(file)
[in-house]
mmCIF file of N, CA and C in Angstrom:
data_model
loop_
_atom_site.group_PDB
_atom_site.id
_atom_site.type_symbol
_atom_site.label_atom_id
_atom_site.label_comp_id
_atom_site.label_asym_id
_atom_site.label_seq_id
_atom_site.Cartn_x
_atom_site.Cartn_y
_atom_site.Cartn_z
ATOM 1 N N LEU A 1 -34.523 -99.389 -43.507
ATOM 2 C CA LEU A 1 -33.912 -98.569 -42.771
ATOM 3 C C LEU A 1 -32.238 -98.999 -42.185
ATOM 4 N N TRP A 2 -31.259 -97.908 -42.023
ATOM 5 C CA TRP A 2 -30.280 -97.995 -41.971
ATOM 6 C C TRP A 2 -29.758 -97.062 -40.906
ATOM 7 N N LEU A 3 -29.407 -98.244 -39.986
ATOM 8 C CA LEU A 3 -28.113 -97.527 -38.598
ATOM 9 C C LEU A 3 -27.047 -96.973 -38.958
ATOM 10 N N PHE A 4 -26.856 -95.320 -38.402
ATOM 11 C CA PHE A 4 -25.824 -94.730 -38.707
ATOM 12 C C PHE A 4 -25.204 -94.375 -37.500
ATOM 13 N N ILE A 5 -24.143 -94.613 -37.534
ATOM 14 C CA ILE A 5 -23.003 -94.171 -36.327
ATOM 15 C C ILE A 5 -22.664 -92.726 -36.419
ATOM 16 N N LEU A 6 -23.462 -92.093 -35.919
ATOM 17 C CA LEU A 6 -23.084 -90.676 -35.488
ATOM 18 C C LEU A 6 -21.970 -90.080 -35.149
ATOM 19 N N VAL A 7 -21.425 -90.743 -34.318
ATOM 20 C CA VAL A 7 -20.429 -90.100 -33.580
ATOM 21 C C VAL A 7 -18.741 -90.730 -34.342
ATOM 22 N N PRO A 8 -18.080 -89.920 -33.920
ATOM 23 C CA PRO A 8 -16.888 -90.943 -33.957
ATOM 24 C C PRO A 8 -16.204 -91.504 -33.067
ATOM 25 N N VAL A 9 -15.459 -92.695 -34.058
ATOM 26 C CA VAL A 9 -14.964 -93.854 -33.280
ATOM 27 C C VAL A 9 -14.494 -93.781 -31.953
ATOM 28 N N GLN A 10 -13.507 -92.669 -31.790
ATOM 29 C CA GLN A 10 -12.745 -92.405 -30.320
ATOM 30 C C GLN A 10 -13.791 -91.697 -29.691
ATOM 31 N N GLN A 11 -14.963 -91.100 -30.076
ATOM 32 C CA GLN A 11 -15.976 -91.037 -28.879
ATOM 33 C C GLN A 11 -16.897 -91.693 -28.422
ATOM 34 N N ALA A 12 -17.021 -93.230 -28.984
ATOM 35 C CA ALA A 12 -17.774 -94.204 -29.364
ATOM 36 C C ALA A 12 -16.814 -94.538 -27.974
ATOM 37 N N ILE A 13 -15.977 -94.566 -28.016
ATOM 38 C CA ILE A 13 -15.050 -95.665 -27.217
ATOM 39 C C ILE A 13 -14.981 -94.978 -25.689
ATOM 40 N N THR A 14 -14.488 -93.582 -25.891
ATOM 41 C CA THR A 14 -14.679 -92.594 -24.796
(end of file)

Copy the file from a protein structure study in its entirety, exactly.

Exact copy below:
[in-house]
mmCIF file of N, CA and C in Angstrom:
data_model
loop_
_atom_site.group_PDB
_atom_site.id
_atom_site.type_symbol
_atom_site.label_atom_id
_atom_site.label_comp_id
_atom_site.label_asym_id
_atom_site.label_seq_id
_atom_site.Cartn_x
_atom_site.Cartn_y
_atom_site.Cartn_z
ATOM 1 N N LEU A 1 -34.523 -99.389 -43.507
ATOM 2 C CA LEU A 1 -33.912 -98.569 -42.771
ATOM 3 C C LEU A 1 -32.238 -98.999 -42.185
ATOM 4 N N TRP A 2 -31.259 -97.908 -42.023
ATOM 5 C CA TRP A 2 -30.280 -97.995 -41.971
ATOM 6 C C TRP A 2 -29.758 -97.062 -40.906
ATOM 7 N N LEU A 3 -29.407 -98.244 -39.986
ATOM 8 C CA LEU A 3 -28.113 -97.527 -38.598
ATOM 9 C C LEU A 3 -27.047 -96.973 -38.958
ATOM 10 N N PHE A 4 -26.856 -95.320 -38.402
ATOM 11 C CA PHE A 4 -25.824 -94.730 -38.707
ATOM 12 C C PHE A 4 -25.204 -94.375 -37.500
ATOM 13 N N ILE A 5 -24.143 -94.613 -37.534
ATOM 14 C CA ILE A 5 -23.003 -94.171 -36.327
ATOM 15 C C ILE A 5 -22.664 -92.726 -36.419
ATOM 16 N N LEU A 6 -23.462 -92.093 -35.919
ATOM 17 C CA LEU A 6 -23.084 -90.676 -35.488
ATOM 18 C C LEU A 6 -21.970 -90.080 -35.149
ATOM 19 N N VAL A 7 -21.425 -90.743 -34.318
ATOM 20 C CA VAL A 7 -20.429 -90.100 -33.580
ATOM 21 C C VAL A 7 -18.741 -90.730 -34.342
ATOM 22 N N PRO A 8 -18.080 -89.920 -33.920
ATOM 23 C CA PRO A 8 -16.888 -90.943 -33.957
ATOM 24 C C PRO A 8 -16.204 -91.504 -33.067
ATOM 25 N N VAL A 9 -15.459 -92.695 -34.058
ATOM 26 C CA VAL A 9 -14.964 -93.854 -33.280
ATOM 27 C C VAL A 9 -14.494 -93.781 -31.953
ATOM 28 N N GLN A 10 -13.507 -92.669 -31.790
ATOM 29 C CA GLN A 10 -12.745 -92.405 -30.320
ATOM 30 C C GLN A 10 -13.791 -91.697 -29.691
ATOM 31 N N GLN A 11 -14.963 -91.100 -30.076
ATOM 32 C CA GLN A 11 -15.976 -91.037 -28.879
ATOM 33 C C GLN A 11 -16.897 -91.693 -28.422
ATOM 34 N N ALA A 12 -17.021 -93.230 -28.984
ATOM 35 C CA ALA A 12 -17.774 -94.204 -29.364
ATOM 36 C C ALA A 12 -16.814 -94.538 -27.974
ATOM 37 N N ILE A 13 -15.977 -94.566 -28.016
ATOM 38 C CA ILE A 13 -15.050 -95.665 -27.217
ATOM 39 C C ILE A 13 -14.981 -94.978 -25.689
ATOM 40 N N THR A 14 -14.488 -93.582 -25.891
ATOM 41 C CA THR A 14 -14.679 -92.594 -24.796